Steve Laluna's Outline


Steve Laluna's Chapter

Technology/Communication at Lehigh


Specifically focusing on aspects of Lehigh’s official, central information pages like Portal and Banner. This section should include brief descriptions of functionality, particularly if we want to appeal to a non-Lehigh audience. Larger elements within to be covered are how effective the system of centralization is as well as security. By effectiveness, I refer to the ease of obtaining information through Portal. Is our information at our fingertips, or is it easier to simply Google-search what we’re looking for? How might we re-envision how we organize information at Lehigh? Security issues might be spotting potential problems with password weaknesses and how safe personal student information is. This is something I intend to ask WIRED more about.

Bandwidth Usage

Bandwidth is a concern with any web server or network, and Lehigh is no exception. Students are allotted standard [8/9] gigabytes of bandwidth over a three-day period. How is bandwidth allocated across campus? If students exceed this limit, they are sent to the “Penalty Box,” effectively rendering them with a 56k connection for 72 hours. Is this just deterrence for illegal downloading or does a marginal bandwidth overuse by an individual student negatively impact the entire network? The limit has also been expanded since the 2006-07 school year, so are there any plans to expand it further in the near future? Lastly, the subject of student use of BitTorrent (or any other P2P usage) is an area to explore here, particularly Lehigh’s defense of students who receive warnings from the RIAA or similar organizations, and whether or not other universities will defend their own students in the same way.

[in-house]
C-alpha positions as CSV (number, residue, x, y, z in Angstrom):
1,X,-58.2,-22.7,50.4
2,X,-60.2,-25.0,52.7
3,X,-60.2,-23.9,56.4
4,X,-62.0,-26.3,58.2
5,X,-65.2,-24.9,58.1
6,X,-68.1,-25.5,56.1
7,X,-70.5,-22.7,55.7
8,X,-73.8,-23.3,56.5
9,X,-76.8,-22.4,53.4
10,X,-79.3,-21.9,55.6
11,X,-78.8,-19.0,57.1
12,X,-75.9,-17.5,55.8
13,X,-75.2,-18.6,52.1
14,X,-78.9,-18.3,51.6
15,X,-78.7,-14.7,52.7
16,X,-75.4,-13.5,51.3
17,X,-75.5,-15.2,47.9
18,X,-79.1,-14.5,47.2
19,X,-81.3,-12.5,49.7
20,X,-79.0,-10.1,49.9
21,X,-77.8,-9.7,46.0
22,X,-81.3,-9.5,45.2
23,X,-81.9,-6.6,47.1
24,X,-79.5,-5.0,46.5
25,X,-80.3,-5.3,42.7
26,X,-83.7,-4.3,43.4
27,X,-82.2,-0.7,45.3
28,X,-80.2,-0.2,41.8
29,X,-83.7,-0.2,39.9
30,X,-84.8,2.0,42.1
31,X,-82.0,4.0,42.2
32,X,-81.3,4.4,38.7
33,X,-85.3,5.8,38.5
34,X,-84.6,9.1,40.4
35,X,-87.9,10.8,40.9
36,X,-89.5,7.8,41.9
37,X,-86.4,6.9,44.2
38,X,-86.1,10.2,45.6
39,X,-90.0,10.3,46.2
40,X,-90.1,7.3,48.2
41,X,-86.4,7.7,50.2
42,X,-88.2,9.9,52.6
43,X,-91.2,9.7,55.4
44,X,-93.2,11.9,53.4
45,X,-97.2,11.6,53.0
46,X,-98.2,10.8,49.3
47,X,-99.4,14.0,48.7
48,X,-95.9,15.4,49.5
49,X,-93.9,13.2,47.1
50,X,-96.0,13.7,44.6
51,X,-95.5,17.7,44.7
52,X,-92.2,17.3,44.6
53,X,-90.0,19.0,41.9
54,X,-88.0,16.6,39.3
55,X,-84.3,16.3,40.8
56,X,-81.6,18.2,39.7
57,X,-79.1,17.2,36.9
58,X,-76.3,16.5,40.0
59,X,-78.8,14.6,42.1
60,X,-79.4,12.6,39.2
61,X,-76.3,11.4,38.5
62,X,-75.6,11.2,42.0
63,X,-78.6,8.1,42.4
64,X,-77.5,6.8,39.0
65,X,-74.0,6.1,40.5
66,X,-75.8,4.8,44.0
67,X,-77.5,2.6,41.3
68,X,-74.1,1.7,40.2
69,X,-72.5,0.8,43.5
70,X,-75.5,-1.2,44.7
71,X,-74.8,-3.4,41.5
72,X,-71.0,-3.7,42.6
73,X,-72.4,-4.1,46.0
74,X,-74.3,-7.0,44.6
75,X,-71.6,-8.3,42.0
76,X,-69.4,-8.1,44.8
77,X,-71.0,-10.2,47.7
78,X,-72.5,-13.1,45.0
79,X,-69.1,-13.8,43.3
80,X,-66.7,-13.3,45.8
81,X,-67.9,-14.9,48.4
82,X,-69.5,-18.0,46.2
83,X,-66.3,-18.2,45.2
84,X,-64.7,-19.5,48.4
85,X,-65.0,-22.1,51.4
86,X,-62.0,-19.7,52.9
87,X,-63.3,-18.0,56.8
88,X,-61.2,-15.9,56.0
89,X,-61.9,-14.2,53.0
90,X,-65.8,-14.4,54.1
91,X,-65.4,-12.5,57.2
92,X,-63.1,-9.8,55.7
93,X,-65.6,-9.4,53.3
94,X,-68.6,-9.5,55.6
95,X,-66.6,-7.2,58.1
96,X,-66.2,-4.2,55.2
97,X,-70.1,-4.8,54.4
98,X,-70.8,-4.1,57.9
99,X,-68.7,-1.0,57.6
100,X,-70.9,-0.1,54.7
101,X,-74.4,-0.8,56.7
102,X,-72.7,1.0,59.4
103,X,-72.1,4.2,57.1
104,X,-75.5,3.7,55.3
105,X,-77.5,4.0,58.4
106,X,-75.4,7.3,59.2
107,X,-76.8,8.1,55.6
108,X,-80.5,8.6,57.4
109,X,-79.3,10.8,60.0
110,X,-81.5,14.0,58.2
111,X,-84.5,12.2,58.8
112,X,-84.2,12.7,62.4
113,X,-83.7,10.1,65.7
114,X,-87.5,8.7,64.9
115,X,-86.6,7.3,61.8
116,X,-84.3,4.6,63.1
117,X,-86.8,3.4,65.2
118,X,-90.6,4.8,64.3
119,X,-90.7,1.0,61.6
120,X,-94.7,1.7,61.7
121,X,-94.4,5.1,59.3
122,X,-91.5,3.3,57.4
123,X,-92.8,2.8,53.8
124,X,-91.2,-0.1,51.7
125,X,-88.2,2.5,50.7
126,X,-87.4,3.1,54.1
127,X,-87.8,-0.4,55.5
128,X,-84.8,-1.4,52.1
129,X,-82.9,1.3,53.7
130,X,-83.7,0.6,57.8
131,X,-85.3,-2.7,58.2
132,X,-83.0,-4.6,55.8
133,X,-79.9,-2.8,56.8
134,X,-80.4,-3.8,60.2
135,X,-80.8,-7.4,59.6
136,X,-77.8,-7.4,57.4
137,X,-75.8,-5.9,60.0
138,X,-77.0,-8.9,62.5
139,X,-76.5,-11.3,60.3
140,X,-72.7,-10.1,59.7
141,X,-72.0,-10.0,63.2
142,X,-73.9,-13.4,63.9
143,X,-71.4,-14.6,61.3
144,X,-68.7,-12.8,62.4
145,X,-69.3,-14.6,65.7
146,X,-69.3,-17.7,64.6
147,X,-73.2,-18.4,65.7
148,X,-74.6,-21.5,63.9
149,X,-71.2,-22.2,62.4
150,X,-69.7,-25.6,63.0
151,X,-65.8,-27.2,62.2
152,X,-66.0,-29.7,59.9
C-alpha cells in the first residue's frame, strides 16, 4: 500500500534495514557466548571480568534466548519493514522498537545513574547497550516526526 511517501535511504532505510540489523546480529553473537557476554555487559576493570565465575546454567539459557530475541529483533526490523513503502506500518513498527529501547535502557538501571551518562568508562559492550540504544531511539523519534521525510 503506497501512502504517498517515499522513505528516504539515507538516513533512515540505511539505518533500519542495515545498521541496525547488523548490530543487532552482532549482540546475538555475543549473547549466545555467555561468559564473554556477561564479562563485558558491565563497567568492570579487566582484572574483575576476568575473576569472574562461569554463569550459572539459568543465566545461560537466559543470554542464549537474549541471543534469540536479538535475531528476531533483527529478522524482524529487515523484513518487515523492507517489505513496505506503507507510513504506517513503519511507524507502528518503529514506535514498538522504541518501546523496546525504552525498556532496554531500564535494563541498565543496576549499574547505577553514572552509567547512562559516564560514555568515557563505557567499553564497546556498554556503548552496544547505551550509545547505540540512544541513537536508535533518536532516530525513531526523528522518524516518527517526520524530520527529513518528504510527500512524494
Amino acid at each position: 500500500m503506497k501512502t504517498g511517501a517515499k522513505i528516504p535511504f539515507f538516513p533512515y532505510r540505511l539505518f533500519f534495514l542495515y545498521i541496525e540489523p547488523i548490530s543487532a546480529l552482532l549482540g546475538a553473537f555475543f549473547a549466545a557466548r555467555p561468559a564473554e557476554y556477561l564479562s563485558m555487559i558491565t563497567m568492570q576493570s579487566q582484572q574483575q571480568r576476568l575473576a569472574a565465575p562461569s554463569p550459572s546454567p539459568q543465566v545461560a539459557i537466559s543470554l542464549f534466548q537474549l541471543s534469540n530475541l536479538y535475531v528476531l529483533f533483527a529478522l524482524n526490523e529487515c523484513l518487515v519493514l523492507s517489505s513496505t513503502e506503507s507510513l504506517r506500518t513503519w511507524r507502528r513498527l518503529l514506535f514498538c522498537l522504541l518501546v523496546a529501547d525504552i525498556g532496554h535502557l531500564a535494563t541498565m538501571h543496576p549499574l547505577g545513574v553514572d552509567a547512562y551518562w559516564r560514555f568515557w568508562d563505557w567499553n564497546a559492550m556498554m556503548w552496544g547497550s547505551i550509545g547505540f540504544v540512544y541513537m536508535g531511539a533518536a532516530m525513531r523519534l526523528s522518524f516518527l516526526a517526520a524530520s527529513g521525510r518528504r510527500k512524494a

Central Academic Network

Lehigh integrates a third-party, centralized academic network to provide students and faculty with the ease of organizing class information and documents over the internet on a privately-accessible website. Currently, the system in place is Blackboard, but Lehigh seeks to move to Moodle by the fall 2010 semester. What are the pros and cons of different systems? What factors did Lehigh consider when thinking about making the move? Are there other alternatives, and more to the point, does this concept of a system work? To go even further, what does the development of new communication technology like Google Wave (free, universally accessible, and exponentially more customizable) mean for these third-party systems—will they be rendered obsolete, forced to re-envision themselves as a means of competition, or become outright assimilated?


Lehigh’s standard web-based email client is the IMP—to be completely fair, it’s ugly, primitive, and the subject of complaint from students more often than not. Yet at the same time, other options like Thunderbird and Gmail integration are out there, but students (whether out of laziness or downright ignorance) don’t take advantage of such opportunities. What reasons does Lehigh give for using IMP as its standard client? Last semester there were numerous surveys done about IMP mail, and if survey results were favorable towards it, then it certainly seems to conflict with current student opinion. Is there any way to integrate Lehigh email with another client, or would Lehigh just rather keep its own communication on its own server? Especially if the answer involves the latter, some interesting questions about web security arise.


Obviously, a great deal of information from Lehigh’s WIRED staff will be needed for data and evidence in writing this. Even aside from the previous areas of focus, however, it might be wise to talk about the WIRED program itself. Specifically, areas like administration and operation are necessities. I might also look into academic licensing from software companies (Microsoft, for example, has a university partnership that allows registered students to receive their software for free) and the processes behind gaining that kind of permission. Is this free distribution of software something that a corporation like Microsoft believes would be beneficial as a promo, for example?

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